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The Guard Libra system is now known as Guard Primer. Instead of a “tug-of-war” guard breaking system, characters have a set number of primers that have to be removed in order to have their guard broken. This results in new strategies for characters centered on breaking their opponent’s guard.

Another area that Continuum Shift really shines in is its Tutorial and Challenge mode, an excellent way for new players to learn the game and even help veterans learn new characters quickly. The Challenge and Tutorial modes lie somewhere between Super Street Fighter 4′s Challenge mode and Virtua Fighter 4′s robust training mode (which actually taught you how to play the game properly). Continuum Shift’s Tutorial Mode will teach you everything from basic strategies on how to use normal attacks from their most effective ranges to even more advanced mix-up strategies that can be used against other human opponents. After exploring the Tutorial Mode, you can head over to the Challenge Mode where the game runs you through many practical combos to get you ready for battle.

That said, the Challenge Mode can be somewhat frustrating when performing longer combos due to the fact that the game only displays the first part of the combo onscreen until you input some of the later commands. It is sometimes difficult to remember all the attacks and inputs required in these lengthy combo sequences, but luckily the game includes a Demonstration feature where the CPU will show you how to complete each Challenge.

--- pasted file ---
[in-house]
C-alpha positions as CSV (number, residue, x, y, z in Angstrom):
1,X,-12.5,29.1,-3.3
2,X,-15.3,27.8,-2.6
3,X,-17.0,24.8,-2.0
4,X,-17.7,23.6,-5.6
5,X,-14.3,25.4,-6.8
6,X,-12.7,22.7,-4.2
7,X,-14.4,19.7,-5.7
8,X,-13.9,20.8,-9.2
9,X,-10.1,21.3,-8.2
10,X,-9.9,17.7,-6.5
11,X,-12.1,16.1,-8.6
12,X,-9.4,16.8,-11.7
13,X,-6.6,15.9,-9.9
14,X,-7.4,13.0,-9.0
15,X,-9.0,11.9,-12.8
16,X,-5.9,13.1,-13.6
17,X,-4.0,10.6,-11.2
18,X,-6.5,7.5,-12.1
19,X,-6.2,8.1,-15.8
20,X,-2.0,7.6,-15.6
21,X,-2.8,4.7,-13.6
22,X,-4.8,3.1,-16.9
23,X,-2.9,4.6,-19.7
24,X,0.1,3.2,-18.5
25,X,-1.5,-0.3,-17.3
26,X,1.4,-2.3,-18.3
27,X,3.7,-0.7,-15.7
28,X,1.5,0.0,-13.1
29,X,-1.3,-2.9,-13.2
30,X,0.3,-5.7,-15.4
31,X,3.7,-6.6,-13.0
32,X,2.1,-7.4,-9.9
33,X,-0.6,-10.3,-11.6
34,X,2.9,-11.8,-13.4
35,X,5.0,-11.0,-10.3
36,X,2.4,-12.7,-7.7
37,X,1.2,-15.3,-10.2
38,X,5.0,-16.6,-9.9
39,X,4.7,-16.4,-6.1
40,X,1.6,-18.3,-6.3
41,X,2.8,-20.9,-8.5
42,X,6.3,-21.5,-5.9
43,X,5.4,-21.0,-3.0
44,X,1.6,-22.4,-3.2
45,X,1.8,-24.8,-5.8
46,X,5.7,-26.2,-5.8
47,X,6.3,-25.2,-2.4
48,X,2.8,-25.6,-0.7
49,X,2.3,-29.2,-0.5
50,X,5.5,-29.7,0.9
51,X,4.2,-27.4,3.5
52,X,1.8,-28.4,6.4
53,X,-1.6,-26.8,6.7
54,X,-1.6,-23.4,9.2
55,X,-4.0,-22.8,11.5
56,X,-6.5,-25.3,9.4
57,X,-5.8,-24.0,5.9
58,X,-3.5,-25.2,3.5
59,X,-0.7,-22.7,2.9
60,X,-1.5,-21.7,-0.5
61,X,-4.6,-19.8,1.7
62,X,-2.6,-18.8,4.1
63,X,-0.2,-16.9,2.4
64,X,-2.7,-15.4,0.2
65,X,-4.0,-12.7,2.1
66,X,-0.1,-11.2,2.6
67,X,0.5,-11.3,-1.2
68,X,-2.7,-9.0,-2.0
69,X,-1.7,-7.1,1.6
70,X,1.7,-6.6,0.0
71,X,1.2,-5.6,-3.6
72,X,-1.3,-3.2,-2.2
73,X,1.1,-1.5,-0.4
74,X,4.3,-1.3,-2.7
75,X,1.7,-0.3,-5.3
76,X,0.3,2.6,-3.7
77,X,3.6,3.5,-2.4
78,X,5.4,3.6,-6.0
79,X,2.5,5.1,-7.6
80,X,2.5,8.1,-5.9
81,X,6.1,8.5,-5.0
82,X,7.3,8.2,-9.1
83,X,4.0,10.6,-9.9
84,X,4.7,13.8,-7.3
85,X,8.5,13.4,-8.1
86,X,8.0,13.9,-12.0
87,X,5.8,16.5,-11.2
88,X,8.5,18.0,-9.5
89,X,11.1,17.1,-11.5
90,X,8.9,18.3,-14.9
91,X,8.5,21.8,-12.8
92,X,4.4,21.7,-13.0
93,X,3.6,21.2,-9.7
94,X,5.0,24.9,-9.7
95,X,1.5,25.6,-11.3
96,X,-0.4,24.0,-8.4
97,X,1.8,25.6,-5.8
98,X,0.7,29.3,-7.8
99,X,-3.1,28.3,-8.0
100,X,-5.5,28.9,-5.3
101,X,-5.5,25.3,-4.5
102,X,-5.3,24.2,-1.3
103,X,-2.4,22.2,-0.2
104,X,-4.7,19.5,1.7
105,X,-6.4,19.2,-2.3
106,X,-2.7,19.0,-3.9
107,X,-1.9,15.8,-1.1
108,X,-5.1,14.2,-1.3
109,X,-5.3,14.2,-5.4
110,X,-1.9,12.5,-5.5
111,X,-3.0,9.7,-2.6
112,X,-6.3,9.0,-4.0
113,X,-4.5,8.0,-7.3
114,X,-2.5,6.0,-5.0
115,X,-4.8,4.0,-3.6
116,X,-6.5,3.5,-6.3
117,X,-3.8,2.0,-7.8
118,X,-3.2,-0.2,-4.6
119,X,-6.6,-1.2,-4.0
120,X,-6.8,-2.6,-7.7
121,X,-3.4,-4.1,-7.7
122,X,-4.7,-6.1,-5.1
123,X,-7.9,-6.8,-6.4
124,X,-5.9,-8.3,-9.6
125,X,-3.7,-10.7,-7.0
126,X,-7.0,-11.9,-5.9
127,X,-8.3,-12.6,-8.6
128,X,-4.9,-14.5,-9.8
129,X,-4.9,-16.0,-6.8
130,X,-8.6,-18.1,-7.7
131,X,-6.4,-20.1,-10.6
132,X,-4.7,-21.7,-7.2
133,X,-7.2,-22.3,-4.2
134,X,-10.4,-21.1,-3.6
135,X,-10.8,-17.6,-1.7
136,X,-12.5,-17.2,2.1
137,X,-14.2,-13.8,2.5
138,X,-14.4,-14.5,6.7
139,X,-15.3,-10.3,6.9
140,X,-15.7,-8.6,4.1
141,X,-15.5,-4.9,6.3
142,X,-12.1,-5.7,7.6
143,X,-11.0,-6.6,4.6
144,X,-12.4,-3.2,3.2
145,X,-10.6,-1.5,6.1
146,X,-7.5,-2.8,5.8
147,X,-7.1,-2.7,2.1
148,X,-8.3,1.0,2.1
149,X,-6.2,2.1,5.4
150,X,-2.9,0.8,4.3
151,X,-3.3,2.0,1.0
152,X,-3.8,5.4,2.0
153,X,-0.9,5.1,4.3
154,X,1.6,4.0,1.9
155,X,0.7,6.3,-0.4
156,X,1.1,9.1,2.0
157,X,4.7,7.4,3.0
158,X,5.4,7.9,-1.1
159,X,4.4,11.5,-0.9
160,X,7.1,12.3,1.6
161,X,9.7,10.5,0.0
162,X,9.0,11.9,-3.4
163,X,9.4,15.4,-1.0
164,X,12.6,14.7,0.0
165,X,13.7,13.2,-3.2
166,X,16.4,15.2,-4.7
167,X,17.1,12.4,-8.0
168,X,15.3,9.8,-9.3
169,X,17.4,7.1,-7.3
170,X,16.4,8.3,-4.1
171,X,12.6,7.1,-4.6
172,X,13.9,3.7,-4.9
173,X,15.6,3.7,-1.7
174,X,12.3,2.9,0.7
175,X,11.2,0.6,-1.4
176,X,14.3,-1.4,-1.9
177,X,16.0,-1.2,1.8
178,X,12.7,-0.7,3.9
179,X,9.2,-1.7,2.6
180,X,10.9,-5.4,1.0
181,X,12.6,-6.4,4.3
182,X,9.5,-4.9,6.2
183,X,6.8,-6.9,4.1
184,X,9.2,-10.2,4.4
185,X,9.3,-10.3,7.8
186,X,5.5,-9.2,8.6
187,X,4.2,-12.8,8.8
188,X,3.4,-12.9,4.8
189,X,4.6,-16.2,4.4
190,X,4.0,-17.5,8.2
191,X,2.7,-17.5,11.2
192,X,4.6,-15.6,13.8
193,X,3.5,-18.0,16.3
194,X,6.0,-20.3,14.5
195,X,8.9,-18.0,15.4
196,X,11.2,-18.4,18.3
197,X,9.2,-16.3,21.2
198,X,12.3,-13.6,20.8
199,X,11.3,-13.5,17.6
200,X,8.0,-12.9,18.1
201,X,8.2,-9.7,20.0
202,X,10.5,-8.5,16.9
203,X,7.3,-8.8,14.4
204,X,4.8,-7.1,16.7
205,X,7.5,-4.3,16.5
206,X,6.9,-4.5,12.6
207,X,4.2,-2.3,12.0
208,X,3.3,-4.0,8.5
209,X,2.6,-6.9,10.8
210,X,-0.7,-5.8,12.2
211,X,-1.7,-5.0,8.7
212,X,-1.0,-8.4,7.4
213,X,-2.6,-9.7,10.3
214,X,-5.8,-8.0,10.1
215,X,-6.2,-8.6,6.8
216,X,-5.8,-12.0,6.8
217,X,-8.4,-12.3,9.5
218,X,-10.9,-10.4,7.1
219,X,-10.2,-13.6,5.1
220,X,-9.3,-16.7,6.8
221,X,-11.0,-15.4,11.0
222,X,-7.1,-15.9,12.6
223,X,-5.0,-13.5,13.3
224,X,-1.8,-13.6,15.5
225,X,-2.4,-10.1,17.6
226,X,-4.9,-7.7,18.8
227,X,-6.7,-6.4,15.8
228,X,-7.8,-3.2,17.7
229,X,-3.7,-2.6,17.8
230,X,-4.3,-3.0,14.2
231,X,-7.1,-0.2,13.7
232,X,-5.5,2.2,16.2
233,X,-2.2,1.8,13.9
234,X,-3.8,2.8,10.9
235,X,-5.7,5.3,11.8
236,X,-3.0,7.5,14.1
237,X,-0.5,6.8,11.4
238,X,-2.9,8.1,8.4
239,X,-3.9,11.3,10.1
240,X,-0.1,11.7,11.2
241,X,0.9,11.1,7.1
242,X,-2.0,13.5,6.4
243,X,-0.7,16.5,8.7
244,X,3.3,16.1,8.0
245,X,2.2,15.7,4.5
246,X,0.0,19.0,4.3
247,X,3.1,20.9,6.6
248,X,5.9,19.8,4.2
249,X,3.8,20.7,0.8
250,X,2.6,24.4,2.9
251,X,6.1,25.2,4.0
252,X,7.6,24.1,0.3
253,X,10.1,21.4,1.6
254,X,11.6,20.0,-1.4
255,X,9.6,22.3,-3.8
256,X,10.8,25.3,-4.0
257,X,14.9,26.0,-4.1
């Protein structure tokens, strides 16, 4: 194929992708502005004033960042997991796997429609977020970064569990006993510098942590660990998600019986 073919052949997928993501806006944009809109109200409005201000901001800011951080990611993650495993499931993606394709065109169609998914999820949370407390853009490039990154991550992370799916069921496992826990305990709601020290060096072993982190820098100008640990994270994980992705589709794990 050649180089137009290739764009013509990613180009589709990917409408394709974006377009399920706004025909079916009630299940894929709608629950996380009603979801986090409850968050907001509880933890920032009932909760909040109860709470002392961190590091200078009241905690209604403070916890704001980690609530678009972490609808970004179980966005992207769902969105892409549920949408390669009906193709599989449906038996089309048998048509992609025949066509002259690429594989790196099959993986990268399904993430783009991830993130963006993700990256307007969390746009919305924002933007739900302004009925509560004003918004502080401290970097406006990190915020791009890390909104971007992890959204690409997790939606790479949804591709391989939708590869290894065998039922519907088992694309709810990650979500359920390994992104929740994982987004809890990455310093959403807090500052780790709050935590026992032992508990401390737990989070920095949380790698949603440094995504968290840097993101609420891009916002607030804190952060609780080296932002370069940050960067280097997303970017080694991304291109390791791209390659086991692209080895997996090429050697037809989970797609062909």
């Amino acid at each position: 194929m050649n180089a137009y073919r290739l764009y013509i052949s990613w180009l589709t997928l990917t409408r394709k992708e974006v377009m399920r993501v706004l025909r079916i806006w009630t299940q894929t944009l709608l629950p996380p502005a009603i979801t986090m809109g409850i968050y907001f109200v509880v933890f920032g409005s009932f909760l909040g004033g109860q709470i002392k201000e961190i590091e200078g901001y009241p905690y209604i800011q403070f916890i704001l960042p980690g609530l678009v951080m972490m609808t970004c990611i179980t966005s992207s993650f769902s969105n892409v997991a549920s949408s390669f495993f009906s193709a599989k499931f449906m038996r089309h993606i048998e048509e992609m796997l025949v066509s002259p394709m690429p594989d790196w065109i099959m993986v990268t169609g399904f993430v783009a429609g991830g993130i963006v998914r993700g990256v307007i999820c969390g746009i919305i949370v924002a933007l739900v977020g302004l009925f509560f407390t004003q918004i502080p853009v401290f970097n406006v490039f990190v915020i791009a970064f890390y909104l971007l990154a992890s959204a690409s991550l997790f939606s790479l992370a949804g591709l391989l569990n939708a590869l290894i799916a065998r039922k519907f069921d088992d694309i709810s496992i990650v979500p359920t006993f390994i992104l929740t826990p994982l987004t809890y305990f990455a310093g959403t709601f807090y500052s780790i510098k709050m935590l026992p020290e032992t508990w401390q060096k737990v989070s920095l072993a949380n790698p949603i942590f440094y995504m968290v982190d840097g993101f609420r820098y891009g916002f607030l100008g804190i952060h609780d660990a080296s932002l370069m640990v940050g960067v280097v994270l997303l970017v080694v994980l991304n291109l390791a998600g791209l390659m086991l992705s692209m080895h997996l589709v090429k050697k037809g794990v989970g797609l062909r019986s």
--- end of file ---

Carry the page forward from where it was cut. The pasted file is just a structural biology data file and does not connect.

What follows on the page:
One thing that hasn’t changed about BlazBlue is its excellent netcode, making it one of the most enjoyable fighting games to play online. After playing a number of online matches (even versus Japanese opponents), I didn’t experience a single moment of lag in any of my matches. Like in the previous game, each match starts off with the appearance of lag during the character intros, but once the actual round begins you will experience the smoothest online gameplay out of any fighting game to date. Beyond the excellent netplay, the game also allows you to save your online replays locally, which is critical in reviewing your performance versus human opponents.

If you somehow manage to pull yourself away from the online multi-player for a moment, you will be pleased to see that Continuum Shift contains a number of entertaining offline, single-player modes. Story Mode gives you a look at how each character fits into the BlazBlue universe, while Legion Mode — which debuted in the PSP version of Calamity Trigger — is a strategic mode where you form an army and conquer a map filled with opposing armies.

All in all, BlazBlue: Continuum Shift provides a seamless fighting game experience by offering excellent Tutorial and Training Modes to help you learn your character before testing their skills in the game’s near-flawless online mode. With a diverse and larger balanced character roster than the previous game, DLC characters, and potential balance patches on the way from ARC System Works, BlazBlue: Continuum Shift is a solid addition to the BlazBlue series.

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By Neidel Crisan